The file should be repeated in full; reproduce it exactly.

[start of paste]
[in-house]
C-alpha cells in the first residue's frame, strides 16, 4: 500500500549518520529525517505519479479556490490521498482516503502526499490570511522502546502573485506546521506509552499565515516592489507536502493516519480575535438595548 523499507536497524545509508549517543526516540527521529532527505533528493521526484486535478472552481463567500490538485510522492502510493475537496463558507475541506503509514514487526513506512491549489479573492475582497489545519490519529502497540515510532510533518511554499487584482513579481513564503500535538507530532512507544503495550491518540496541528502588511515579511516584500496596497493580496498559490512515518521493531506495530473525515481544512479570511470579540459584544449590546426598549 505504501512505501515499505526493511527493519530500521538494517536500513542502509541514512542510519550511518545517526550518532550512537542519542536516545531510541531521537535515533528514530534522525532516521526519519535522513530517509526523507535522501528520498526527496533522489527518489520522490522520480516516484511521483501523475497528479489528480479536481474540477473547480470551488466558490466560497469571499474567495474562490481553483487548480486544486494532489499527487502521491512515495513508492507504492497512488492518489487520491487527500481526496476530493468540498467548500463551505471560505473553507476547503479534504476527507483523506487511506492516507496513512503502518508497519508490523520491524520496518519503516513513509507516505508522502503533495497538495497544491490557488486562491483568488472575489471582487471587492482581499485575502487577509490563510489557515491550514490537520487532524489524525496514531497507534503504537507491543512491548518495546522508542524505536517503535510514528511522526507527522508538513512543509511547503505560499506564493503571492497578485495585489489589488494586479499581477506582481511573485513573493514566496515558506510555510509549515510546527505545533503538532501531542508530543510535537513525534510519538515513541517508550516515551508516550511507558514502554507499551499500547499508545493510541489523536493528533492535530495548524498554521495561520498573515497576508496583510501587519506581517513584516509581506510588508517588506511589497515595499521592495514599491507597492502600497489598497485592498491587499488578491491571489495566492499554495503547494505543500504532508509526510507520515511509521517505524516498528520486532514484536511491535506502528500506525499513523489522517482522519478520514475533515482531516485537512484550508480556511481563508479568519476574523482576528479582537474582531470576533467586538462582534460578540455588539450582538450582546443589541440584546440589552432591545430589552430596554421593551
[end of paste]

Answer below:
[in-house]
C-alpha cells in the first residue's frame, strides 16, 4: 500500500549518520529525517505519479479556490490521498482516503502526499490570511522502546502573485506546521506509552499565515516592489507536502493516519480575535438595548 523499507536497524545509508549517543526516540527521529532527505533528493521526484486535478472552481463567500490538485510522492502510493475537496463558507475541506503509514514487526513506512491549489479573492475582497489545519490519529502497540515510532510533518511554499487584482513579481513564503500535538507530532512507544503495550491518540496541528502588511515579511516584500496596497493580496498559490512515518521493531506495530473525515481544512479570511470579540459584544449590546426598549 505504501512505501515499505526493511527493519530500521538494517536500513542502509541514512542510519550511518545517526550518532550512537542519542536516545531510541531521537535515533528514530534522525532516521526519519535522513530517509526523507535522501528520498526527496533522489527518489520522490522520480516516484511521483501523475497528479489528480479536481474540477473547480470551488466558490466560497469571499474567495474562490481553483487548480486544486494532489499527487502521491512515495513508492507504492497512488492518489487520491487527500481526496476530493468540498467548500463551505471560505473553507476547503479534504476527507483523506487511506492516507496513512503502518508497519508490523520491524520496518519503516513513509507516505508522502503533495497538495497544491490557488486562491483568488472575489471582487471587492482581499485575502487577509490563510489557515491550514490537520487532524489524525496514531497507534503504537507491543512491548518495546522508542524505536517503535510514528511522526507527522508538513512543509511547503505560499506564493503571492497578485495585489489589488494586479499581477506582481511573485513573493514566496515558506510555510509549515510546527505545533503538532501531542508530543510535537513525534510519538515513541517508550516515551508516550511507558514502554507499551499500547499508545493510541489523536493528533492535530495548524498554521495561520498573515497576508496583510501587519506581517513584516509581506510588508517588506511589497515595499521592495514599491507597492502600497489598497485592498491587499488578491491571489495566492499554495503547494505543500504532508509526510507520515511509521517505524516498528520486532514484536511491535506502528500506525499513523489522517482522519478520514475533515482531516485537512484550508480556511481563508479568519476574523482576528479582537474582531470576533467586538462582534460578540455588539450582538450582546443589541440584546440589552432591545430589552430596554421593551